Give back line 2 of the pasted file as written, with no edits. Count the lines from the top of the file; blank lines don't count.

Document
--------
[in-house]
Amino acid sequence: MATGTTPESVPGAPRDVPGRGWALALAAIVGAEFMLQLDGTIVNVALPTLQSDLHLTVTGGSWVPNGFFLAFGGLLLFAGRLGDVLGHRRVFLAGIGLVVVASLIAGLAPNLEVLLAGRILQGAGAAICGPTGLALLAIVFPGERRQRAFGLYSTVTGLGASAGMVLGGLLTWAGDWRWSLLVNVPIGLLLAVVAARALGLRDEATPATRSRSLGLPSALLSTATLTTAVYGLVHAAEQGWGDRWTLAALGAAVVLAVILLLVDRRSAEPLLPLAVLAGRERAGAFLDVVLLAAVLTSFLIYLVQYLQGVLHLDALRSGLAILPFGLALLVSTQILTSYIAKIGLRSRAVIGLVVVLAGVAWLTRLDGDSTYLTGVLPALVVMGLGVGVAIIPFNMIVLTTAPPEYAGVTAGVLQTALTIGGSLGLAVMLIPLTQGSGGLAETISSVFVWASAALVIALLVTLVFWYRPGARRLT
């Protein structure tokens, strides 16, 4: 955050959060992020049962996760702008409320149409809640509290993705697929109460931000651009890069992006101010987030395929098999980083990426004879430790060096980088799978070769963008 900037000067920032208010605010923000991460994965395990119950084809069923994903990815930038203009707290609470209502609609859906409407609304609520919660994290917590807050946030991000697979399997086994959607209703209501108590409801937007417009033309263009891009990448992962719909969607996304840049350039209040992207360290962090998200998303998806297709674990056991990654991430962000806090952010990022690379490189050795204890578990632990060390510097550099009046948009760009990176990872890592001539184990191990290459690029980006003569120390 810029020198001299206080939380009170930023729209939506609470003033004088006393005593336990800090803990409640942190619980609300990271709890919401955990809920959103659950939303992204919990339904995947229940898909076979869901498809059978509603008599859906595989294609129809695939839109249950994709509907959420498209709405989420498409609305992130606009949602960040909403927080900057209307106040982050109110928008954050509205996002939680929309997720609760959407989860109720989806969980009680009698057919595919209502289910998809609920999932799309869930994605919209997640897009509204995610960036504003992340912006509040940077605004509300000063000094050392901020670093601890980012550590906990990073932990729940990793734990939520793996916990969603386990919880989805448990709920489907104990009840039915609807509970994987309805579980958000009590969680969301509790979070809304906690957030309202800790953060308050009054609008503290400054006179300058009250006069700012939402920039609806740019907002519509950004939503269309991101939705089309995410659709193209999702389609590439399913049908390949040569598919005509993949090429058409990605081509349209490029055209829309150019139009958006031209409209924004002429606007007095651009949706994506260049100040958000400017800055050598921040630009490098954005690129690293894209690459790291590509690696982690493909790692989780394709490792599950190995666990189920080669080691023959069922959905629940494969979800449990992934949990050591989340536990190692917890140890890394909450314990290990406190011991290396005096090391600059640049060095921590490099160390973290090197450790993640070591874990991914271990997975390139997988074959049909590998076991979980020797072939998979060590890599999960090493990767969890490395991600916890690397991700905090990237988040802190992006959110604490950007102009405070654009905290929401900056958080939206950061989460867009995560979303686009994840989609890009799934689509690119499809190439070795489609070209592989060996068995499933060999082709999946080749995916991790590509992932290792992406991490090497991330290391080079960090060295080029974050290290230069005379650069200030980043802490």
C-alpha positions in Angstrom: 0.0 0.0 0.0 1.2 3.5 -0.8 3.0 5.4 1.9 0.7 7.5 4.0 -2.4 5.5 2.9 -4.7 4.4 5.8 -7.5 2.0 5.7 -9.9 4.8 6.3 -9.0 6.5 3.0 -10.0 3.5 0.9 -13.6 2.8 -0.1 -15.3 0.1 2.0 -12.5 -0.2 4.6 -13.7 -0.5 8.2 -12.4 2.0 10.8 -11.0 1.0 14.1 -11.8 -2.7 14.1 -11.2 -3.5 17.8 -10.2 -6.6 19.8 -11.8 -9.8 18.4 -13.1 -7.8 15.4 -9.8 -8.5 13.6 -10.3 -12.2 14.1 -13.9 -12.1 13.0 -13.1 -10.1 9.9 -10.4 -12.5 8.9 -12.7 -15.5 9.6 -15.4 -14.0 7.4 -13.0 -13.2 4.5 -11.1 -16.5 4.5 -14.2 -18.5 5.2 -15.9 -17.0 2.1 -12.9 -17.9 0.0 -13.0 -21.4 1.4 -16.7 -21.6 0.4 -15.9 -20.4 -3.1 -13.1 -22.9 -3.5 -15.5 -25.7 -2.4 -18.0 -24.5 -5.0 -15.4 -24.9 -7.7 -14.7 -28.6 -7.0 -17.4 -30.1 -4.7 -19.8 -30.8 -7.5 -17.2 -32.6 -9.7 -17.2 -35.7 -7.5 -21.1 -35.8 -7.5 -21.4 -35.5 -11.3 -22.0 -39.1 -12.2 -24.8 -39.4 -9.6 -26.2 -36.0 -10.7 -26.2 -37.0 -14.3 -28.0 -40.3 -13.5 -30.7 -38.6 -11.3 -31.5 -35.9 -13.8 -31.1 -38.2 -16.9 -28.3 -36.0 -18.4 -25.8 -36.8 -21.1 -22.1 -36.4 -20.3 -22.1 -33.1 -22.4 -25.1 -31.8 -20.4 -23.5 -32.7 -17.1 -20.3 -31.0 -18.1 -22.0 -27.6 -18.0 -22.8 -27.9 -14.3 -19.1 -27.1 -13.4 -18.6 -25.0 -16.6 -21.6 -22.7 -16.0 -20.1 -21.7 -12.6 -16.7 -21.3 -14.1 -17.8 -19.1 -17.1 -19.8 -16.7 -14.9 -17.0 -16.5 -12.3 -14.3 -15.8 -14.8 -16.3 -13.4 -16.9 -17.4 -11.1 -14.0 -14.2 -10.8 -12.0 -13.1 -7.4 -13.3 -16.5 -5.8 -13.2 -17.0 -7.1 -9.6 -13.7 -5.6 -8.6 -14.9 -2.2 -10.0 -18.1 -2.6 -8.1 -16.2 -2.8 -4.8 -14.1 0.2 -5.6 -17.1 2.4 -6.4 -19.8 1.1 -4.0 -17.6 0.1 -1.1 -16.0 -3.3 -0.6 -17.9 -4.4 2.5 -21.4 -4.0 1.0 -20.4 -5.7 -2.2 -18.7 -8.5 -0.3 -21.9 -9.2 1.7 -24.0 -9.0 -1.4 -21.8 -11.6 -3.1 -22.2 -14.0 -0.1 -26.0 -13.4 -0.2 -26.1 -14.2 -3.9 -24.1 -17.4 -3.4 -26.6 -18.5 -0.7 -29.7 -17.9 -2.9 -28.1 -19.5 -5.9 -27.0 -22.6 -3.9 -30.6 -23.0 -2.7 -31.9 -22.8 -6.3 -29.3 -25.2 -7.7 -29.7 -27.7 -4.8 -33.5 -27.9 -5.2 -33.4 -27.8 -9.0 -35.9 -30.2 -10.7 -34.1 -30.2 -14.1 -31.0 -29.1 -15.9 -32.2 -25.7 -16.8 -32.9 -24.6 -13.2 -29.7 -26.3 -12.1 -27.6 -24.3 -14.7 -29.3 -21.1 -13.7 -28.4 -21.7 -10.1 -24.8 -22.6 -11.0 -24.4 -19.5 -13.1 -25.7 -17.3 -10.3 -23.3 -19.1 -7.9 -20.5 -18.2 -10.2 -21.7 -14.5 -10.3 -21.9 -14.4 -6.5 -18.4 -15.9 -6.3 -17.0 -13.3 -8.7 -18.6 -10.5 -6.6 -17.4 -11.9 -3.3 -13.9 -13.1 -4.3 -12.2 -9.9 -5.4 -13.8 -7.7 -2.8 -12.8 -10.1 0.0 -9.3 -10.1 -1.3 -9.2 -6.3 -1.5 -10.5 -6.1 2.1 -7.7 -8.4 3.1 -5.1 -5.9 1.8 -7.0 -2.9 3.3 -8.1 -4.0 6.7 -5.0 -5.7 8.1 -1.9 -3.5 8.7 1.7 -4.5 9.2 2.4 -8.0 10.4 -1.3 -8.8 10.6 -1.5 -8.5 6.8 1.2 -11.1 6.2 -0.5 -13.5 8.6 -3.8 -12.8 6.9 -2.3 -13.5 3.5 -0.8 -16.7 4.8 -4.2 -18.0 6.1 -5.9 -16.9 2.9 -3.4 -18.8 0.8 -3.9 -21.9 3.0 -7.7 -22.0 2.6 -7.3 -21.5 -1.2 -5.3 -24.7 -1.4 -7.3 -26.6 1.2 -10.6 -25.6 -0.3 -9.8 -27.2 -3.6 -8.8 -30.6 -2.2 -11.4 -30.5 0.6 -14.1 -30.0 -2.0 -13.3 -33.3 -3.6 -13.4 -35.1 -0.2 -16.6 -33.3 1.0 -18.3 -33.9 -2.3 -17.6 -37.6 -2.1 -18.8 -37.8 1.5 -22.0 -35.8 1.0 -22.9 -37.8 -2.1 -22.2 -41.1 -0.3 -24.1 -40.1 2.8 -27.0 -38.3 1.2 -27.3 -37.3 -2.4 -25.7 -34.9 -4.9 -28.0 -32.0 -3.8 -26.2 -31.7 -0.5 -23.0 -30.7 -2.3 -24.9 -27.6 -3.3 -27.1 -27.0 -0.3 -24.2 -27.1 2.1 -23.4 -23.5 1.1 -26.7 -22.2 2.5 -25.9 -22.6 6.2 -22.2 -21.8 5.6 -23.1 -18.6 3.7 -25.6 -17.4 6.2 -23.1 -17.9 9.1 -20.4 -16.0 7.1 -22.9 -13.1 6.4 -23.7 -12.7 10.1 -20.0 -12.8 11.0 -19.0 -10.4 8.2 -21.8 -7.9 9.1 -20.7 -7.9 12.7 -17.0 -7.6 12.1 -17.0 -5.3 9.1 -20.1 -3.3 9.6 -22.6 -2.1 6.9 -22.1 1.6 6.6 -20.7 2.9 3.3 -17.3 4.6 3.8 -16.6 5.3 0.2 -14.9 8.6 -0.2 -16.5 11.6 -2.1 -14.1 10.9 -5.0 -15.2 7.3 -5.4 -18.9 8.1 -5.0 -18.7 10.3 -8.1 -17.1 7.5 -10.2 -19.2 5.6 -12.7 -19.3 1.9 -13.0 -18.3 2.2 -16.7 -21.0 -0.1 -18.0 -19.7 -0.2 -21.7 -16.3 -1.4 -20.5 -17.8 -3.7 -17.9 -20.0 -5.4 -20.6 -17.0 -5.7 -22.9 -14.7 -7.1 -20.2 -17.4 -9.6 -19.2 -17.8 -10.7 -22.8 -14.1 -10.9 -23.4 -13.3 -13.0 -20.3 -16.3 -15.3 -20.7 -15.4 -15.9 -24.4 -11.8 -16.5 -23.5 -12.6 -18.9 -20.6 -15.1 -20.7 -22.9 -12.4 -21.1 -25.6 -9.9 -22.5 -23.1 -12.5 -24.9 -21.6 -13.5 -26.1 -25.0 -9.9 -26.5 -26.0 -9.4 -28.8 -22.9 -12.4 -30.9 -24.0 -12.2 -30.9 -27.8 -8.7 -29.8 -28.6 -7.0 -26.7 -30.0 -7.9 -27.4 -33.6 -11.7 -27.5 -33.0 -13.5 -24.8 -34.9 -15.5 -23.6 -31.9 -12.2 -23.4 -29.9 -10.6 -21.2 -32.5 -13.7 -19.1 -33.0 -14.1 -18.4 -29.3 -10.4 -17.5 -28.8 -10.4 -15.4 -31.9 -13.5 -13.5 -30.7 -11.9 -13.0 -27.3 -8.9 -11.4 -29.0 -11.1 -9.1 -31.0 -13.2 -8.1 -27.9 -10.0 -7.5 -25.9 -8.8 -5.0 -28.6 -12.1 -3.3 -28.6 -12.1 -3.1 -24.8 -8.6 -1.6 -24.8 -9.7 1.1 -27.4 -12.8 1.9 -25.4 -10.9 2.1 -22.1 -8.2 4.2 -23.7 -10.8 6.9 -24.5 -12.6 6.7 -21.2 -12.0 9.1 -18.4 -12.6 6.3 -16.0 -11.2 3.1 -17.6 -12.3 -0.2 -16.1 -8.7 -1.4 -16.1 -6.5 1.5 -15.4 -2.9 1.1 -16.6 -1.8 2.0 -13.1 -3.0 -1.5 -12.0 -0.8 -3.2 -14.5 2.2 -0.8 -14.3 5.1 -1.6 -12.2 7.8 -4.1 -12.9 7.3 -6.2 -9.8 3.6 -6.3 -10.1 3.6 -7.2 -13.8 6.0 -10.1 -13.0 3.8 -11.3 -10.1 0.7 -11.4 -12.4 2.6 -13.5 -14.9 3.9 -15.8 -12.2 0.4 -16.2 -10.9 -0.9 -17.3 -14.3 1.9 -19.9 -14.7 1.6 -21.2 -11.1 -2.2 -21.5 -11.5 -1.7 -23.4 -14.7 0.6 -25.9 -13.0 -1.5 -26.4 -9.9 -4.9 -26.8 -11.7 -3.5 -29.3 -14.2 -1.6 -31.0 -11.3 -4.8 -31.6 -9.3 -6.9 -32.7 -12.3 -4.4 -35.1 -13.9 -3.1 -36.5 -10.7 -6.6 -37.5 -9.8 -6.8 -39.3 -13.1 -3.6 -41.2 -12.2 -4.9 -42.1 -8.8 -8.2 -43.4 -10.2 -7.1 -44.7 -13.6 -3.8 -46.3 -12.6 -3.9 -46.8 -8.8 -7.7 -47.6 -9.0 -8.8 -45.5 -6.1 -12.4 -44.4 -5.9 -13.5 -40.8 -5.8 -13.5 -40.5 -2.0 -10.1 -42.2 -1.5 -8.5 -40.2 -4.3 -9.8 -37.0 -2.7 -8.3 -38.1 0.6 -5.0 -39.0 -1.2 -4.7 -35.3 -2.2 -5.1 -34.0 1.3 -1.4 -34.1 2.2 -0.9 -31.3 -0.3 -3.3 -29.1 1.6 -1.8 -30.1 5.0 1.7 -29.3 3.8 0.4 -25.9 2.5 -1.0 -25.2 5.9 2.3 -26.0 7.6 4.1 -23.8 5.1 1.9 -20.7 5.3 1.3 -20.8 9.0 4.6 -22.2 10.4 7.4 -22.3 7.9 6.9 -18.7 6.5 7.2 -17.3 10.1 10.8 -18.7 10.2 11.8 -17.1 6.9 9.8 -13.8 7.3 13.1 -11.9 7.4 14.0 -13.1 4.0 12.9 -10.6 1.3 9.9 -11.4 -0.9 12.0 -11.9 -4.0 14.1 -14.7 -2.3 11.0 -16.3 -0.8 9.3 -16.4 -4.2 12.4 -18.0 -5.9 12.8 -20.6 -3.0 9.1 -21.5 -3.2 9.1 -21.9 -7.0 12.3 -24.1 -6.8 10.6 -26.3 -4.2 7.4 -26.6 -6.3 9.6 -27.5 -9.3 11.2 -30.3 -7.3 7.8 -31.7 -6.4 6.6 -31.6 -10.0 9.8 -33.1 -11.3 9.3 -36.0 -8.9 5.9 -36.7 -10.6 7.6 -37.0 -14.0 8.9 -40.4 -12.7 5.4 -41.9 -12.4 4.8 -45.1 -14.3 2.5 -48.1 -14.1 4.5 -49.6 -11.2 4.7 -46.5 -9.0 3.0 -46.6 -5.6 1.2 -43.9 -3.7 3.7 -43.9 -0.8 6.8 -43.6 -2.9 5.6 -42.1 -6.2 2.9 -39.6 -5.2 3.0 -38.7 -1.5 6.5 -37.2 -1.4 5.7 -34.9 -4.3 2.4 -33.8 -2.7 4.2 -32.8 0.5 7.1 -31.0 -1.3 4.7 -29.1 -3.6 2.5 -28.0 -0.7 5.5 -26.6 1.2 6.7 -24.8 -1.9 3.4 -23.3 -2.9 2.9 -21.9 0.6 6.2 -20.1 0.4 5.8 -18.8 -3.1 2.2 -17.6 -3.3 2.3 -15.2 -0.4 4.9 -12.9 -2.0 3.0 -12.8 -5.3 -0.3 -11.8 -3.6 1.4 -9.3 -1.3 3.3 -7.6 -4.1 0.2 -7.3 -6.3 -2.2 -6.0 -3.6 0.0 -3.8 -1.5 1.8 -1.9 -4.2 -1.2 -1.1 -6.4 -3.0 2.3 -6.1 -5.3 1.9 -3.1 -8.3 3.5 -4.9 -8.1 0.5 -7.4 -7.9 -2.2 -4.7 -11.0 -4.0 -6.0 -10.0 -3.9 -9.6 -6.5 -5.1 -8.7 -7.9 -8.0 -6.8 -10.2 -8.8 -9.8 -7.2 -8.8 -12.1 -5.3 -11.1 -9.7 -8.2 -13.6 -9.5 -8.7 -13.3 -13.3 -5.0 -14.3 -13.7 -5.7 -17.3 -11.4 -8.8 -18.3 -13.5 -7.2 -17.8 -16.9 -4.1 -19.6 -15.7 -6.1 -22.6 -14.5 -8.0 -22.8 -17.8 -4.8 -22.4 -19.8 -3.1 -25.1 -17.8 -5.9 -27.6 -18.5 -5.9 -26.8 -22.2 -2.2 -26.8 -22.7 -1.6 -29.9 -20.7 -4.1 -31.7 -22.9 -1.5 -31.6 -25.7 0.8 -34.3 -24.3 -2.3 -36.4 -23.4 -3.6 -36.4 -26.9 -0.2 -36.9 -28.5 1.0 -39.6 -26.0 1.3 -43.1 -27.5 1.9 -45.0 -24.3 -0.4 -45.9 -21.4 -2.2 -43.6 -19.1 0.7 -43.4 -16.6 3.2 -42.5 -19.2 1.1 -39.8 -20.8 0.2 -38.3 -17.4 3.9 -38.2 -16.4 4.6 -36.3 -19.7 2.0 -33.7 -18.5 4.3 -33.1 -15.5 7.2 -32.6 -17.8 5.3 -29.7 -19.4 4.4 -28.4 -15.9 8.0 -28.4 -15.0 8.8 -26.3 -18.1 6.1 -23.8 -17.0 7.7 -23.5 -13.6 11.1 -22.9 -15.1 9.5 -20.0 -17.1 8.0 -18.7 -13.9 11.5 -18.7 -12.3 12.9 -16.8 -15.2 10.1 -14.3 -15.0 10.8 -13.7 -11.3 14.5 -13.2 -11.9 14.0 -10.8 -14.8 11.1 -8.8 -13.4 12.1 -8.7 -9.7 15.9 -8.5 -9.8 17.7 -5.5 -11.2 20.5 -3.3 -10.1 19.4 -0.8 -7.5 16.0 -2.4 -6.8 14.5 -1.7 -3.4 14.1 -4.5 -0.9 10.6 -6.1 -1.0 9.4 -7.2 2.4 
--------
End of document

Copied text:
Amino acid sequence: MATGTTPESVPGAPRDVPGRGWALALAAIVGAEFMLQLDGTIVNVALPTLQSDLHLTVTGGSWVPNGFFLAFGGLLLFAGRLGDVLGHRRVFLAGIGLVVVASLIAGLAPNLEVLLAGRILQGAGAAICGPTGLALLAIVFPGERRQRAFGLYSTVTGLGASAGMVLGGLLTWAGDWRWSLLVNVPIGLLLAVVAARALGLRDEATPATRSRSLGLPSALLSTATLTTAVYGLVHAAEQGWGDRWTLAALGAAVVLAVILLLVDRRSAEPLLPLAVLAGRERAGAFLDVVLLAAVLTSFLIYLVQYLQGVLHLDALRSGLAILPFGLALLVSTQILTSYIAKIGLRSRAVIGLVVVLAGVAWLTRLDGDSTYLTGVLPALVVMGLGVGVAIIPFNMIVLTTAPPEYAGVTAGVLQTALTIGGSLGLAVMLIPLTQGSGGLAETISSVFVWASAALVIALLVTLVFWYRPGARRLT